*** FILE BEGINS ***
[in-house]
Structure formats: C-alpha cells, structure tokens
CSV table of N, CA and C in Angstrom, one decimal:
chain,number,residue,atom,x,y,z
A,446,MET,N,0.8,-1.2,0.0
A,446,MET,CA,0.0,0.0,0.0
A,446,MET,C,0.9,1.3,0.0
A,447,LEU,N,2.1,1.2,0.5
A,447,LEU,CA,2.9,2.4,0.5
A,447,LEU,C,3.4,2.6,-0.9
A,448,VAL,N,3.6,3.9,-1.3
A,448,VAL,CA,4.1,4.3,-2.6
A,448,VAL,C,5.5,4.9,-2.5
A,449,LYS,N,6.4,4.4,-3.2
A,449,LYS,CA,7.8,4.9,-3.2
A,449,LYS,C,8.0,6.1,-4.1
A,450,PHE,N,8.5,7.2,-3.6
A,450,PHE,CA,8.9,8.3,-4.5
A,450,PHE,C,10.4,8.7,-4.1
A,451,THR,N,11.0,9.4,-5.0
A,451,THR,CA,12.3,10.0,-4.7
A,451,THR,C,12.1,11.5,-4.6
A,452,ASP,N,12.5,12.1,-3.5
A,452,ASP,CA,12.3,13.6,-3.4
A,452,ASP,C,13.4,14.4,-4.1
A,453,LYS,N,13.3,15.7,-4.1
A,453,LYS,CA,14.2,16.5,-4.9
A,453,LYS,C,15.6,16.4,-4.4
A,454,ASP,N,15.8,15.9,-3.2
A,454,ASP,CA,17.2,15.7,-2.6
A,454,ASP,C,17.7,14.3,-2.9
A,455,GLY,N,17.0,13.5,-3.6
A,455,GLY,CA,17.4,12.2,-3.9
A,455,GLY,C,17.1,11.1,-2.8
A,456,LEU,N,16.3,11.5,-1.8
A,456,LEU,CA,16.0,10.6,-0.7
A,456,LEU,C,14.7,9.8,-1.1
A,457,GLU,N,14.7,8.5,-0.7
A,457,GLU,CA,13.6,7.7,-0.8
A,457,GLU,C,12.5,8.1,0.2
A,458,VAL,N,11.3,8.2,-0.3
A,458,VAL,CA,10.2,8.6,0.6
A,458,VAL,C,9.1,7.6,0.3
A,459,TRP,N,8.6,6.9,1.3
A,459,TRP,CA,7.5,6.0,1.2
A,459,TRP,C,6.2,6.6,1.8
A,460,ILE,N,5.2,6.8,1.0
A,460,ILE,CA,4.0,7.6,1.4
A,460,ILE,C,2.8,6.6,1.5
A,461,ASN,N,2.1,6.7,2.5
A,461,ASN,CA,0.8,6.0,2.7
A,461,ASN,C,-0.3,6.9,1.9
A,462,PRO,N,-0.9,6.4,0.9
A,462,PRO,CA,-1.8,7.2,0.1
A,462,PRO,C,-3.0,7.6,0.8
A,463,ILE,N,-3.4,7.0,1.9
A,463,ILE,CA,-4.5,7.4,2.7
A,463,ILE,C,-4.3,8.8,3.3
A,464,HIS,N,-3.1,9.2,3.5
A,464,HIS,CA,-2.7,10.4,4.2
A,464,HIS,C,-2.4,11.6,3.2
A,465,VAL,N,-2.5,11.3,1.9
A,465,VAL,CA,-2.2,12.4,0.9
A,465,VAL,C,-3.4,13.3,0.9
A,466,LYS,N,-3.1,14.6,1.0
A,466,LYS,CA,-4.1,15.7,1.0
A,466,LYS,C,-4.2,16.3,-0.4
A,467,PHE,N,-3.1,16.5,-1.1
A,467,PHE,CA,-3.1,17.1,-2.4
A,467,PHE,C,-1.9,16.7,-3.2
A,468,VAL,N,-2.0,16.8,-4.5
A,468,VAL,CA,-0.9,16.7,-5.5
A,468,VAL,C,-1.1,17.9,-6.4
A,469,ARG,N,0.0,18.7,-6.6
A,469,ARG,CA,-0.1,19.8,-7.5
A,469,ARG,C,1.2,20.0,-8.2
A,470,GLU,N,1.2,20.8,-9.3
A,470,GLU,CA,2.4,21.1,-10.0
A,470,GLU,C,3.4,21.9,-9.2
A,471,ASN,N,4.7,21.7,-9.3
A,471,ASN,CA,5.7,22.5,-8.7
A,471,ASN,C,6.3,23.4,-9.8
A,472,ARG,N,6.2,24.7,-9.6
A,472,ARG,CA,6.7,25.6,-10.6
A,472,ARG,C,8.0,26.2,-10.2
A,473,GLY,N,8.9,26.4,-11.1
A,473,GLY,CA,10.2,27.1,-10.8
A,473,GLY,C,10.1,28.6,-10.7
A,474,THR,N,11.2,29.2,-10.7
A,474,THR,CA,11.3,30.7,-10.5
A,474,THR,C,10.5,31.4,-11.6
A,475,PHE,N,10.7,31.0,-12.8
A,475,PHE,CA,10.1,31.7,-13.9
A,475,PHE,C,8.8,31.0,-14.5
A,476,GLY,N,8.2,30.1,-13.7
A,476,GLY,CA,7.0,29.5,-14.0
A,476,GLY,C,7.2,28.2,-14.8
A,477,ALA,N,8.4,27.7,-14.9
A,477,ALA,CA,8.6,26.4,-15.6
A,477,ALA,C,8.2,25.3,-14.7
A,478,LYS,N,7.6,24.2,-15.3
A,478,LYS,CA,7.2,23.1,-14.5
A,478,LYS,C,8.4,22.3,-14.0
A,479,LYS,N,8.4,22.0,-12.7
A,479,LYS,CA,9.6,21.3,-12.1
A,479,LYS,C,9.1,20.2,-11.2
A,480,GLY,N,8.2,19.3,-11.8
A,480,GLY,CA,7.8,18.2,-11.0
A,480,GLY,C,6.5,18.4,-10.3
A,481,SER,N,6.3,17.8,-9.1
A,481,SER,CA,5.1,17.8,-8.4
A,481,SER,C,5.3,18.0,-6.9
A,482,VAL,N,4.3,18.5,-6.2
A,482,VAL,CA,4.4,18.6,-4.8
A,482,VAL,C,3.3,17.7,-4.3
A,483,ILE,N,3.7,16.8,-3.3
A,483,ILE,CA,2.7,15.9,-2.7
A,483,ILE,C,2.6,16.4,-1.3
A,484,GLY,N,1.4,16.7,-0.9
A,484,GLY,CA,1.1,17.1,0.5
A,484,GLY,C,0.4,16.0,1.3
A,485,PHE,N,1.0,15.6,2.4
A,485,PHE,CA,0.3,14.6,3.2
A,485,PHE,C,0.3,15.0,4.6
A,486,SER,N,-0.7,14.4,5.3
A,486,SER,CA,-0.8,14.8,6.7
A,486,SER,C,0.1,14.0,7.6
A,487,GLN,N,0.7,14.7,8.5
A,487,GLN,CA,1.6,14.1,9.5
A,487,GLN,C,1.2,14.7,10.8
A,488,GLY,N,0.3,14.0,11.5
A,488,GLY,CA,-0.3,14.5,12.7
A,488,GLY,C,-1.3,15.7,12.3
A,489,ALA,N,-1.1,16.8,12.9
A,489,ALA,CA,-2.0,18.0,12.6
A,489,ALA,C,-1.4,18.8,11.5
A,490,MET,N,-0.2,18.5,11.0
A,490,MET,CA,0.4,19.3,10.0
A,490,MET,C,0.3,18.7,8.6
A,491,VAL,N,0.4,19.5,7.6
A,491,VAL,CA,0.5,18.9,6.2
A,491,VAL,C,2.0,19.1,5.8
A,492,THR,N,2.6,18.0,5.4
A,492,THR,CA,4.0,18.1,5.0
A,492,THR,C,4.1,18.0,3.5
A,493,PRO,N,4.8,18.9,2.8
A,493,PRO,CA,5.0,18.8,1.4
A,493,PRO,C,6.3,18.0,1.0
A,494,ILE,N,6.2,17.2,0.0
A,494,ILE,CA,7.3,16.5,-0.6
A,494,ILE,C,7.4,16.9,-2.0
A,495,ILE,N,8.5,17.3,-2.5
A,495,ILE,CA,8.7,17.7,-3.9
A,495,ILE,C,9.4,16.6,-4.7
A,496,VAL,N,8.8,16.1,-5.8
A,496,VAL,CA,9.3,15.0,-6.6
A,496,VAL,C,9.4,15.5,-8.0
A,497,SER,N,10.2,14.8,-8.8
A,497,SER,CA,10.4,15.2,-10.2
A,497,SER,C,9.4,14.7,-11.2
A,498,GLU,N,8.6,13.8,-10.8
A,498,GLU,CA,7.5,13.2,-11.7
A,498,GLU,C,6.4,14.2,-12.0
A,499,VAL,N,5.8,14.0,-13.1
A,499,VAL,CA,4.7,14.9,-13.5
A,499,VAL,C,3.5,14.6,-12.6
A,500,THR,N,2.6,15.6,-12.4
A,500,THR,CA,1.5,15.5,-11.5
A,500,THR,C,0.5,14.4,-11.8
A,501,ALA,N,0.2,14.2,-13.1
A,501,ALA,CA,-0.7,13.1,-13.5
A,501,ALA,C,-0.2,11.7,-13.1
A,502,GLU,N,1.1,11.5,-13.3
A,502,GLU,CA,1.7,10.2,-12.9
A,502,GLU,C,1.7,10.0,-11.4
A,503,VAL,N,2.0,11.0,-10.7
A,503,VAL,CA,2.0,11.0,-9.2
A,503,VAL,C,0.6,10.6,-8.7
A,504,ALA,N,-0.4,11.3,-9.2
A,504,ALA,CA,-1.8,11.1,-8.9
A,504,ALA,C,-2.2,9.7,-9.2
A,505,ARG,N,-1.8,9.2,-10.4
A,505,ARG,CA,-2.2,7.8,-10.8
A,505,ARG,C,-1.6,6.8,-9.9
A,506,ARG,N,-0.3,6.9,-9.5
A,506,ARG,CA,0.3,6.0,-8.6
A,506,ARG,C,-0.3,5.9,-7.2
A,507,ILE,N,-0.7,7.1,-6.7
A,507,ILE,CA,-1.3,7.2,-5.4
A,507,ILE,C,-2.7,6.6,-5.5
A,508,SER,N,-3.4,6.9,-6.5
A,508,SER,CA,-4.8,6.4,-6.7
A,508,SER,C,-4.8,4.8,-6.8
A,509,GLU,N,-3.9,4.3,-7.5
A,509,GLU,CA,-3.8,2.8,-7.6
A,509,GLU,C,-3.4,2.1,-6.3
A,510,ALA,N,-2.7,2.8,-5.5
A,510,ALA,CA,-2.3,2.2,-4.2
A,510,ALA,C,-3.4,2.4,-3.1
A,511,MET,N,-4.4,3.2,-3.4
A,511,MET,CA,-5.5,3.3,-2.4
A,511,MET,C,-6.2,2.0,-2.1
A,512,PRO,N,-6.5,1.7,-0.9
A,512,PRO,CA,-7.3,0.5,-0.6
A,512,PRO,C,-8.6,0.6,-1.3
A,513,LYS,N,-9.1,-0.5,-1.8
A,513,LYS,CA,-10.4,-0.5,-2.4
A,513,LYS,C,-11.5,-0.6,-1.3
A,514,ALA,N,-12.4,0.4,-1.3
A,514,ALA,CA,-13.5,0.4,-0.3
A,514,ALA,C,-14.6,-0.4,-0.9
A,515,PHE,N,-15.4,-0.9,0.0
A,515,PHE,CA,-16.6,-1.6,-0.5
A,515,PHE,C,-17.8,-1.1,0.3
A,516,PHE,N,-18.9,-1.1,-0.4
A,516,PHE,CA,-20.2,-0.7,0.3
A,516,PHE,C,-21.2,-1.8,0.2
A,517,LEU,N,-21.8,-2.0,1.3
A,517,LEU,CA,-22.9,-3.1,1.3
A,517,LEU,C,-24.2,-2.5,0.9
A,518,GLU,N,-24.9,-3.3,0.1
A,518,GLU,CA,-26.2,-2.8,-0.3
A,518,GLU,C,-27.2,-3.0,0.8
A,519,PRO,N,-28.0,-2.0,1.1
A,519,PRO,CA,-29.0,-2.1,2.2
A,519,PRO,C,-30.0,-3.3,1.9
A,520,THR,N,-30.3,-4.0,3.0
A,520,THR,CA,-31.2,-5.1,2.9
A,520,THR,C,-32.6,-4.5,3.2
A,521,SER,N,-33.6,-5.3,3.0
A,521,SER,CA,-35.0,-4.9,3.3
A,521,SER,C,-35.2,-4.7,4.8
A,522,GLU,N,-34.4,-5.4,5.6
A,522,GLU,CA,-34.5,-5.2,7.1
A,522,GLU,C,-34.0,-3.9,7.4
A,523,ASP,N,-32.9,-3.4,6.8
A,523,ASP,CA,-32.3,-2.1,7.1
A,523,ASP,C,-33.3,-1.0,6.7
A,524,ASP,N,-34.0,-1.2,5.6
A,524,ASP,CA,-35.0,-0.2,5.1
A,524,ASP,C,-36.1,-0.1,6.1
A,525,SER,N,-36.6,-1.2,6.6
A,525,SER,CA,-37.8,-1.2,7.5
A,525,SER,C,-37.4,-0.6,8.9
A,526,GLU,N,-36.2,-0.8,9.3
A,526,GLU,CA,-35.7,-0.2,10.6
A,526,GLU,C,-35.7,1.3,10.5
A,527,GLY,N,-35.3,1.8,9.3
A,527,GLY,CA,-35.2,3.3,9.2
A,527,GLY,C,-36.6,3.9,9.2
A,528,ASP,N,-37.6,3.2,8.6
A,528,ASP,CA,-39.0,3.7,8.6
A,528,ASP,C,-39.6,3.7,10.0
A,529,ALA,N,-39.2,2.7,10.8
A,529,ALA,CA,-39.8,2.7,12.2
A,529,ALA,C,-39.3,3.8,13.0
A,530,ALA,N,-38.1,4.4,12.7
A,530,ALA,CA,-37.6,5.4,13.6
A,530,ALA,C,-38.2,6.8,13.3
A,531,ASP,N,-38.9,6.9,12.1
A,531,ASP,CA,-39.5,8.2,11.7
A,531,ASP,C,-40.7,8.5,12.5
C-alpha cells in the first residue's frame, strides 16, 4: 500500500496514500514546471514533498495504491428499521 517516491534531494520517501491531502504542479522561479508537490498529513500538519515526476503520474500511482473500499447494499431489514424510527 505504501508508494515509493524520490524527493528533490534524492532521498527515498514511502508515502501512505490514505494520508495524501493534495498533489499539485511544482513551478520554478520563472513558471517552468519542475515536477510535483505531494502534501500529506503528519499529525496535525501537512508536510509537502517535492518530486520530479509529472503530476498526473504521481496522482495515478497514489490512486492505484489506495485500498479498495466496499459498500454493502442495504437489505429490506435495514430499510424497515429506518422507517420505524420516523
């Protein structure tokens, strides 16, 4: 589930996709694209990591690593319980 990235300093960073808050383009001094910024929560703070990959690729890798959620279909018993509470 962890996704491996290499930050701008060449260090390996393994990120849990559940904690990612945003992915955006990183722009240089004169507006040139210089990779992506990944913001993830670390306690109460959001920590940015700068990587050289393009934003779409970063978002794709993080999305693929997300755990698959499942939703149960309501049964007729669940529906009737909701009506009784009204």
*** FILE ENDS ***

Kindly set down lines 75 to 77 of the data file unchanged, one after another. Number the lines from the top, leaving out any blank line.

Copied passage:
A,469,ARG,CA,-0.1,19.8,-7.5
A,469,ARG,C,1.2,20.0,-8.2
A,470,GLU,N,1.2,20.8,-9.3